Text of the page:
There shouldn’t be a soul in the world of finance who hasn’t heard about
them. There shouldn’t be a finance director in a publicly quoted company who
hasn’t sweated over them and cursed them.
Link: Access IFRS –
PwC’s IFRS resource centre
They are here to stay, however. But, as one of our writers points out in this
latest IFRS briefing, this is a good time to take stock and reflect on the
progress so far. Because though none of it would have been easy, and none of it
would have been cheap, IFRS has become part of everyday life.
That said, another of our writers reveals, few feel that IFRS has produced
very much by way of advantages to individual companies. We report that even the
new standards’ biggest fans say that the benefits don’t have an impact on the
That’s an interesting view, but it begs the question: what is IFRS for? They
were intended for global comparability, global transparency and, as a result,
cheaper and easier movement of capital.
Has that happened? Experts question whether the ‘international homogeneity’
will be achieved, and complain about a host of unresolved issues. As for cheaper
capital, the jury is still out on that one as, if one is being honest, it still
seems early days to make a call.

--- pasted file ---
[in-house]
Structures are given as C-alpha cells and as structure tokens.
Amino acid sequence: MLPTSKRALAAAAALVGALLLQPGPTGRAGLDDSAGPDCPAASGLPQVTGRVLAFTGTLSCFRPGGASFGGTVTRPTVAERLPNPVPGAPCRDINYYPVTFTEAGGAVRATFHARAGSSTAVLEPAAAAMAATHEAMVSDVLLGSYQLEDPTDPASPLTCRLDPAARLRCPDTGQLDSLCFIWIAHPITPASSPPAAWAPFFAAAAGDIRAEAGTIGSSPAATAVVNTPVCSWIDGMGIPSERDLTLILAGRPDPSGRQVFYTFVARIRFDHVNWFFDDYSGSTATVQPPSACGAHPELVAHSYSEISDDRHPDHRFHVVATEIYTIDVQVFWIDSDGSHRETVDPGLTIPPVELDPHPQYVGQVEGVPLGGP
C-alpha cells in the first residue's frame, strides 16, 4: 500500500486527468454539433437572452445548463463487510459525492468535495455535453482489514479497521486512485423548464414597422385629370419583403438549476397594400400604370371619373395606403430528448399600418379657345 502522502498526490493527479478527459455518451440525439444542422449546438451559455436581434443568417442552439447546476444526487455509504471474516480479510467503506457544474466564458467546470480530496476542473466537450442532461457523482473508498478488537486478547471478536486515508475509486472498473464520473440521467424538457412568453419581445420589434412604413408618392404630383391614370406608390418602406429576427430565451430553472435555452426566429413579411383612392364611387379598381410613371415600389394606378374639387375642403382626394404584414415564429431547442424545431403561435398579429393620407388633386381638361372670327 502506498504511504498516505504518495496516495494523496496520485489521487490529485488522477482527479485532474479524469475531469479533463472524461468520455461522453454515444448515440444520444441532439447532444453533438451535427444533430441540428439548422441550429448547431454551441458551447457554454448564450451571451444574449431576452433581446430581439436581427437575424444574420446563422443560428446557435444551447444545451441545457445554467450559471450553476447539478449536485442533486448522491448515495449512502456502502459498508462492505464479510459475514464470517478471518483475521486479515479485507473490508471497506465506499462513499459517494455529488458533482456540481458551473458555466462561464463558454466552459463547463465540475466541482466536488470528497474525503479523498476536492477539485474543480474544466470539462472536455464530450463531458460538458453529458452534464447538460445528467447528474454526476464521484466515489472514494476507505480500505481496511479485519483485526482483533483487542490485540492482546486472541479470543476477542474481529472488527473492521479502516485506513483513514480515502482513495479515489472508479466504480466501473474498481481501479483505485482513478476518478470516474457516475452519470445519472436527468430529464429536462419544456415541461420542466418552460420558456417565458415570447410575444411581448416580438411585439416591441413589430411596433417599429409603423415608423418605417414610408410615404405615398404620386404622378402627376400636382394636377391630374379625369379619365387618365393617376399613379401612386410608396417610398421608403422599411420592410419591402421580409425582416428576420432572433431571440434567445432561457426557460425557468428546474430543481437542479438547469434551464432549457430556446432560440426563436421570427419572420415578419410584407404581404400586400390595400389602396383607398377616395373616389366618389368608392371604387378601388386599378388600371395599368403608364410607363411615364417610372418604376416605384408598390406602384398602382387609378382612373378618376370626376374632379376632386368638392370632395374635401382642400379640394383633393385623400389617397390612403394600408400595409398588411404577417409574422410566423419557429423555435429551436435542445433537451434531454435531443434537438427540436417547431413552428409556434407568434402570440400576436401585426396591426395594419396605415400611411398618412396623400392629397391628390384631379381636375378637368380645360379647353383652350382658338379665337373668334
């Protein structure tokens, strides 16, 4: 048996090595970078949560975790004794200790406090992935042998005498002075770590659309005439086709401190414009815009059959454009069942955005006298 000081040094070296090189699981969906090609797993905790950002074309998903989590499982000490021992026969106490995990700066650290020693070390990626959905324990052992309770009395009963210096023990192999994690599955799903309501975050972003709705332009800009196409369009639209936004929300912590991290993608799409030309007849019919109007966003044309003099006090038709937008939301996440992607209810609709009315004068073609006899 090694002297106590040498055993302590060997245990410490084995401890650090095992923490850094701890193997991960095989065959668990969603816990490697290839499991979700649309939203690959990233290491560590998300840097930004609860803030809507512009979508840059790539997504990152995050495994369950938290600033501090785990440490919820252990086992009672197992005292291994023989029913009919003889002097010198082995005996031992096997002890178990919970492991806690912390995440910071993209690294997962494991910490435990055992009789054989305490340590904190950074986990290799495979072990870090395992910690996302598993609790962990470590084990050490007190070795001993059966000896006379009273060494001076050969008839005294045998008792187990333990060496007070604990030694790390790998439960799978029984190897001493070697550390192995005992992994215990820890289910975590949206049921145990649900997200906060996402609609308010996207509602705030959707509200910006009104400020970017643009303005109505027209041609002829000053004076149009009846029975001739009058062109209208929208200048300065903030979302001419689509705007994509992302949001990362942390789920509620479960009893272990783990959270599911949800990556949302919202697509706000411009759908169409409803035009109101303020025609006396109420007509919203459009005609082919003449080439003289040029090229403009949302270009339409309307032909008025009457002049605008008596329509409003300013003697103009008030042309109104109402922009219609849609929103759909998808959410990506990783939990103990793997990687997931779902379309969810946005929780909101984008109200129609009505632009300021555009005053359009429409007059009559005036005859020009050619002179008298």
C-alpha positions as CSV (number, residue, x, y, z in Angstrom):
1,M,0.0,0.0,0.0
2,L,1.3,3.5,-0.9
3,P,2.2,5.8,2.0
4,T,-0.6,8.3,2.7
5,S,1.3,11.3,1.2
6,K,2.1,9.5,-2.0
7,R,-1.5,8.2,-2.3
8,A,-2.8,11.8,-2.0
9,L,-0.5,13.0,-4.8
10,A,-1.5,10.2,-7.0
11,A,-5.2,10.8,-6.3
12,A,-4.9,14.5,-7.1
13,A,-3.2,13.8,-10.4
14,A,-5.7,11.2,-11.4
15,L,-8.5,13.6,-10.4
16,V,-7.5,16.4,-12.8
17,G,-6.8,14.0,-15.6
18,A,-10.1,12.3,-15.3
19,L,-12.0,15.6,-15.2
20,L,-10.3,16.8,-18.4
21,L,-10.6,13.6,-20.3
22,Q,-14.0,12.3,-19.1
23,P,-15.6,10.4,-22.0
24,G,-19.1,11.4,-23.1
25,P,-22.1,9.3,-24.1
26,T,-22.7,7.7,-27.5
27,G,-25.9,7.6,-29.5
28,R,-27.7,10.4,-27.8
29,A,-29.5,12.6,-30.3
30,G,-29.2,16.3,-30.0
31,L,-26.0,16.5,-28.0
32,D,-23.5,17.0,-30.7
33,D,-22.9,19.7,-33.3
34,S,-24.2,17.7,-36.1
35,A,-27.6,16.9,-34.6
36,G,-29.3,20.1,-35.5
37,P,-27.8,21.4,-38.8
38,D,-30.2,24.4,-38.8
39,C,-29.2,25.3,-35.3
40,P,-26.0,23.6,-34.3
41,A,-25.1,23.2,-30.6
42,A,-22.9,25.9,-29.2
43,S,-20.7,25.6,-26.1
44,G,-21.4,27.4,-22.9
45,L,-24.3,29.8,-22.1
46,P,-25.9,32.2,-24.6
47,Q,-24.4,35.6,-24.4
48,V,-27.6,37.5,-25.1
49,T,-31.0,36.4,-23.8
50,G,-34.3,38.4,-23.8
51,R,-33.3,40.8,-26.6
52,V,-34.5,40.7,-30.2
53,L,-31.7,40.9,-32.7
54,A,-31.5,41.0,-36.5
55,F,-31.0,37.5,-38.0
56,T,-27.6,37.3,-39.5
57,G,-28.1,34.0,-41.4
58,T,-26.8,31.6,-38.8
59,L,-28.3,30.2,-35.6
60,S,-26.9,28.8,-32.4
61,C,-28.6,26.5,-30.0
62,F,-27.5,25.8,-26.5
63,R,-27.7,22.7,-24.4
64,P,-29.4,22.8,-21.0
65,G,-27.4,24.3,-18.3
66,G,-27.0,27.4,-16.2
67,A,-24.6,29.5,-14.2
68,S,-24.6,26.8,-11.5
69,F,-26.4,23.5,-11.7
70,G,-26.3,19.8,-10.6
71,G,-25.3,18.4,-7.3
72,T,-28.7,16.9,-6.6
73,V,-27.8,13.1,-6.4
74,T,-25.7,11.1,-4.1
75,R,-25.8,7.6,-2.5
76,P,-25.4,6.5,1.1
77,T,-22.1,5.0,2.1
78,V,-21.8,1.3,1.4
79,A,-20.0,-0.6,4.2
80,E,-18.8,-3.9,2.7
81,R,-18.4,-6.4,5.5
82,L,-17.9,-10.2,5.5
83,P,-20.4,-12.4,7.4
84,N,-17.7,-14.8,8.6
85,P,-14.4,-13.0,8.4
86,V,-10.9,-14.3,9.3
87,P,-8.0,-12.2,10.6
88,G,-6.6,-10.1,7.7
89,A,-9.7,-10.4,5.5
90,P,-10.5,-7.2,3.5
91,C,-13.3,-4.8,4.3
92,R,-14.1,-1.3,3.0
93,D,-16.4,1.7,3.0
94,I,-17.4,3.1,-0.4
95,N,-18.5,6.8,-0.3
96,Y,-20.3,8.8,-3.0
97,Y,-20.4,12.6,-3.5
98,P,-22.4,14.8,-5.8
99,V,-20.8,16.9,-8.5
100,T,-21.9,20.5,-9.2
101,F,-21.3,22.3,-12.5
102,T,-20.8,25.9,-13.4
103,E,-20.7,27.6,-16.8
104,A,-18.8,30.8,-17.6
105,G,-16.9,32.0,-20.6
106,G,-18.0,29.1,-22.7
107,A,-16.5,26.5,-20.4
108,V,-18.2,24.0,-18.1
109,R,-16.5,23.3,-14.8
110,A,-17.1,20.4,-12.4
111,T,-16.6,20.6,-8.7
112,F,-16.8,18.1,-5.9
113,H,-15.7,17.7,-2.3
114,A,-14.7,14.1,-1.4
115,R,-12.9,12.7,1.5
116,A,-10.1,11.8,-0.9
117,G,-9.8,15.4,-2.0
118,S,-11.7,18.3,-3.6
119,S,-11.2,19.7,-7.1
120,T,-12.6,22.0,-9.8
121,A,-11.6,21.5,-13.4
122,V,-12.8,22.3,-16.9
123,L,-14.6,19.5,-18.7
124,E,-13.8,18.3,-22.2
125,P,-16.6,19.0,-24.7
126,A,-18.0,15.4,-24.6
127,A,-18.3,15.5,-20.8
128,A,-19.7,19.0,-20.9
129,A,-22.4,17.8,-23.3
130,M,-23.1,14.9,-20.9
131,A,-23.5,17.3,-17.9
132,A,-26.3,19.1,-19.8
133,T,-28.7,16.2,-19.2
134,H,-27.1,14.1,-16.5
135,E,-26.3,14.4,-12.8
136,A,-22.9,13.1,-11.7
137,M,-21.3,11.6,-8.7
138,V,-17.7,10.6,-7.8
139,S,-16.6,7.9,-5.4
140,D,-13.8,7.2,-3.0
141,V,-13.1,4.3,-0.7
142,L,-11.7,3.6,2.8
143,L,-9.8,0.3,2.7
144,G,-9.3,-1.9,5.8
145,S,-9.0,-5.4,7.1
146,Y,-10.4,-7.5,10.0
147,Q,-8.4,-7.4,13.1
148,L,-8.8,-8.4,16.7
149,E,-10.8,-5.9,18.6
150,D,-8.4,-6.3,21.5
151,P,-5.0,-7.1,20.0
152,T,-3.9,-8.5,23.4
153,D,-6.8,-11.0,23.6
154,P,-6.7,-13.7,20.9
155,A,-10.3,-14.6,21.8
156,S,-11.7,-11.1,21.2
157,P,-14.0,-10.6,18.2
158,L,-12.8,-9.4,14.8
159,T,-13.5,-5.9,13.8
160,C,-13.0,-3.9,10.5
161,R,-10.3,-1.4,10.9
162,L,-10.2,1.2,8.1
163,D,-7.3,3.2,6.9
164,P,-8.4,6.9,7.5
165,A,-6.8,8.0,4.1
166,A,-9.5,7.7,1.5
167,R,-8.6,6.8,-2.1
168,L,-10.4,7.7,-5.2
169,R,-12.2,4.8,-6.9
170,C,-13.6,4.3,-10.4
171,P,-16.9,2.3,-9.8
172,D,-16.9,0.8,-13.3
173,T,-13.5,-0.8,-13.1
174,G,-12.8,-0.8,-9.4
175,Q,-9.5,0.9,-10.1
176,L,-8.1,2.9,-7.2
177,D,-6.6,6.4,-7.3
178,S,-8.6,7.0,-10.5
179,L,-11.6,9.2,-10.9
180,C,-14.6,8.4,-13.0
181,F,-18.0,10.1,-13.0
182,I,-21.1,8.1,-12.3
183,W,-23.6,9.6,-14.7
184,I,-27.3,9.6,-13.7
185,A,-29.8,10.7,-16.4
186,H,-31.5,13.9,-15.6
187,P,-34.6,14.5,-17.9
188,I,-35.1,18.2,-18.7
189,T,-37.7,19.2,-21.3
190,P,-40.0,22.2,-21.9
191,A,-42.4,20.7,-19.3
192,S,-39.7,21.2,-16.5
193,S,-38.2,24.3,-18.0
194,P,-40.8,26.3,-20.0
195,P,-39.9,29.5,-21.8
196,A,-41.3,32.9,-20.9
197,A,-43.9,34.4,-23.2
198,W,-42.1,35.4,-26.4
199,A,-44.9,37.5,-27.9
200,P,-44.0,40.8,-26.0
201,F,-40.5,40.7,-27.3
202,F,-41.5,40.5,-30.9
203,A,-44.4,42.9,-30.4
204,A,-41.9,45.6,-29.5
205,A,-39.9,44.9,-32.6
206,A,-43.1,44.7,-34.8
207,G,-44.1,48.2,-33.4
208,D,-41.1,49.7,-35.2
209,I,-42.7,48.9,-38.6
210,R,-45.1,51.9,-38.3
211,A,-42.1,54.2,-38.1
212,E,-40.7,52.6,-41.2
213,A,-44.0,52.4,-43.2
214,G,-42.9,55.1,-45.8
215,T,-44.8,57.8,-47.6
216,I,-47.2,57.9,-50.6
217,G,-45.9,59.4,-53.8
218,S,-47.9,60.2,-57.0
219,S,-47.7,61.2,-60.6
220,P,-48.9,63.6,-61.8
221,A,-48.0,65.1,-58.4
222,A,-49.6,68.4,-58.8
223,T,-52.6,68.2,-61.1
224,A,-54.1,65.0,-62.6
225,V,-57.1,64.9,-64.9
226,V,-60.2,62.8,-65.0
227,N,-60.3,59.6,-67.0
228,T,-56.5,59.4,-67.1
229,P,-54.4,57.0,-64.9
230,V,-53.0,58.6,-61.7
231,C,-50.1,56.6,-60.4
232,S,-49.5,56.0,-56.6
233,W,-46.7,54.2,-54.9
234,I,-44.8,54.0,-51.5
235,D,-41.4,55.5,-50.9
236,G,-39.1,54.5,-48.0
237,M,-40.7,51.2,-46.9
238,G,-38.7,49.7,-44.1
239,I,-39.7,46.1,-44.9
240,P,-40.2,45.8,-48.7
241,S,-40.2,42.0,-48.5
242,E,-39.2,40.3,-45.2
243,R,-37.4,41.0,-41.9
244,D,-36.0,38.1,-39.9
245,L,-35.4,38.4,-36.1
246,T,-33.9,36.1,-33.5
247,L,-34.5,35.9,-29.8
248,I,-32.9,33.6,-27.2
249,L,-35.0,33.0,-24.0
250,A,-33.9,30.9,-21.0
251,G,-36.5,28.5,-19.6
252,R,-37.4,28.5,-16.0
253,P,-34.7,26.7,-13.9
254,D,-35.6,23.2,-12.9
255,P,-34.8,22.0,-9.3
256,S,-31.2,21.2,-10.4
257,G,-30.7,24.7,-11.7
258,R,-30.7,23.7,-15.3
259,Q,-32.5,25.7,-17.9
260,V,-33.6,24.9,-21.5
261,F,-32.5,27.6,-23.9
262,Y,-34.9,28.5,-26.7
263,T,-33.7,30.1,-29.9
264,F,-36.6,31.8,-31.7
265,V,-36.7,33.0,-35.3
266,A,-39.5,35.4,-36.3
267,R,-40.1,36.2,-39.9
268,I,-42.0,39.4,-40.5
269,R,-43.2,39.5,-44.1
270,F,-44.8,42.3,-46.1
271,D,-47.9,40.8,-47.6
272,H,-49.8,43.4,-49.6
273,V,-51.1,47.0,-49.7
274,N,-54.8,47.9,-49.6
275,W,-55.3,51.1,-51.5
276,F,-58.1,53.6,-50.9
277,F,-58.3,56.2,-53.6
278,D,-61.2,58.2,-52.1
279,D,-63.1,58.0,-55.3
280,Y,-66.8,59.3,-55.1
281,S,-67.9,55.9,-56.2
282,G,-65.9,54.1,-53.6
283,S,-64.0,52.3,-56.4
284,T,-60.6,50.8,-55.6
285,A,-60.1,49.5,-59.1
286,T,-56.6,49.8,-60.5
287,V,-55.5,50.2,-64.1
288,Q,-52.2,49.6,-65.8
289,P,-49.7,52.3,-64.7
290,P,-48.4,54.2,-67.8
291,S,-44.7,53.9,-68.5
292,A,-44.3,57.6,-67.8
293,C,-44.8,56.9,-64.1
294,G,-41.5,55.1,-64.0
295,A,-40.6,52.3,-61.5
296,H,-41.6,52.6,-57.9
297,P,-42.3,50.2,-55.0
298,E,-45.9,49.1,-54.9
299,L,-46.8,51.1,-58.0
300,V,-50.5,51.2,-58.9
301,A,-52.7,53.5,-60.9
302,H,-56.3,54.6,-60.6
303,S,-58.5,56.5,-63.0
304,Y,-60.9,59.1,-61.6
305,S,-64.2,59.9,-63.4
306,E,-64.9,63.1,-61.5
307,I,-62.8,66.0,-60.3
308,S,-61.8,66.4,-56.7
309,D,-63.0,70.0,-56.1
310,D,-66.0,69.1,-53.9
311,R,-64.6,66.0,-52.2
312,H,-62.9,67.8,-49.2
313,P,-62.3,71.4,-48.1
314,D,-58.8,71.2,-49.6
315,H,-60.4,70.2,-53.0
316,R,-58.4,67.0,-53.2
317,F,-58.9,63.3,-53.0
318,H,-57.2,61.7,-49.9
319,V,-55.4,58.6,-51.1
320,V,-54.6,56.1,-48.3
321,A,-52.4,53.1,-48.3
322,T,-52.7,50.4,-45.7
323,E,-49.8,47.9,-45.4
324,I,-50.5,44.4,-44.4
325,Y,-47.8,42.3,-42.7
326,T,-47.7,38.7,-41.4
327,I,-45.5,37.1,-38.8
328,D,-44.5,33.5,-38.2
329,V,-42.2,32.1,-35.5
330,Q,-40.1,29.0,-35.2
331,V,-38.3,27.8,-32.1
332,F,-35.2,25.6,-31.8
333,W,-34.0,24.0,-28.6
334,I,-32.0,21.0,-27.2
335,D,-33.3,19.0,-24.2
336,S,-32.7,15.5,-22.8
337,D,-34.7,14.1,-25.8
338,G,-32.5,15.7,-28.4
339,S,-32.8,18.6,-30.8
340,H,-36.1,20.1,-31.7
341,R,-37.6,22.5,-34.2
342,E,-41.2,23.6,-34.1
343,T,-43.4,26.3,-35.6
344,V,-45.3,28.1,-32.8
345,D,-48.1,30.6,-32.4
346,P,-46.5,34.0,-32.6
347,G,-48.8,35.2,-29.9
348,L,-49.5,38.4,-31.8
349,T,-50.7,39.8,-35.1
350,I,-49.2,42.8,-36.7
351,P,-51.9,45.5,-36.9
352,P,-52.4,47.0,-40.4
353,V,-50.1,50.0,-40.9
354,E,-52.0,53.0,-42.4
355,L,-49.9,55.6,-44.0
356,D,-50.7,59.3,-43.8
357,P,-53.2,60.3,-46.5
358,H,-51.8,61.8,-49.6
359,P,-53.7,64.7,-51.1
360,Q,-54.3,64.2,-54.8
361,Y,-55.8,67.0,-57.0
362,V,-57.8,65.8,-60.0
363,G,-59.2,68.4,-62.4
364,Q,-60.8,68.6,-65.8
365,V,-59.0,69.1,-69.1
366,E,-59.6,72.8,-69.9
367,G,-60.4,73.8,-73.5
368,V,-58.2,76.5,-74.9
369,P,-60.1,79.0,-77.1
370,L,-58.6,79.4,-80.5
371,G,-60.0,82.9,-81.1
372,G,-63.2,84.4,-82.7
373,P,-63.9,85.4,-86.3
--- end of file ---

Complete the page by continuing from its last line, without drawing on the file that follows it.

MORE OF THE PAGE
But one thing is for sure. In the UK, at least, a lot of companies, finance
directors, accountants, auditors and regulators have thrown themselves at
implementation and overseeing IFRS with energy and commitment.
In this they have probably learned a lot about themselves, their staff and,
not least, the financial position of their organisations. Hopefully, this latest
IFRS special will help you learn even more.
Improvements to cashflow statements are being targeted in a consultation launched by the Financial Reporting Council (FRC)
Dr Richard Willis provides a several thousand-year history lesson of the profession, from origin to modern-day
The Financial Reporting Council has issued guidance regarding the annual reporting of 1,200 large and smaller listed companies. The letter highlighted the key issues and improvements that can be made in the 2016 reporting season
Long-serving PwC director Fiona Westwood has moved to Smith & Williamson and stepped up to partner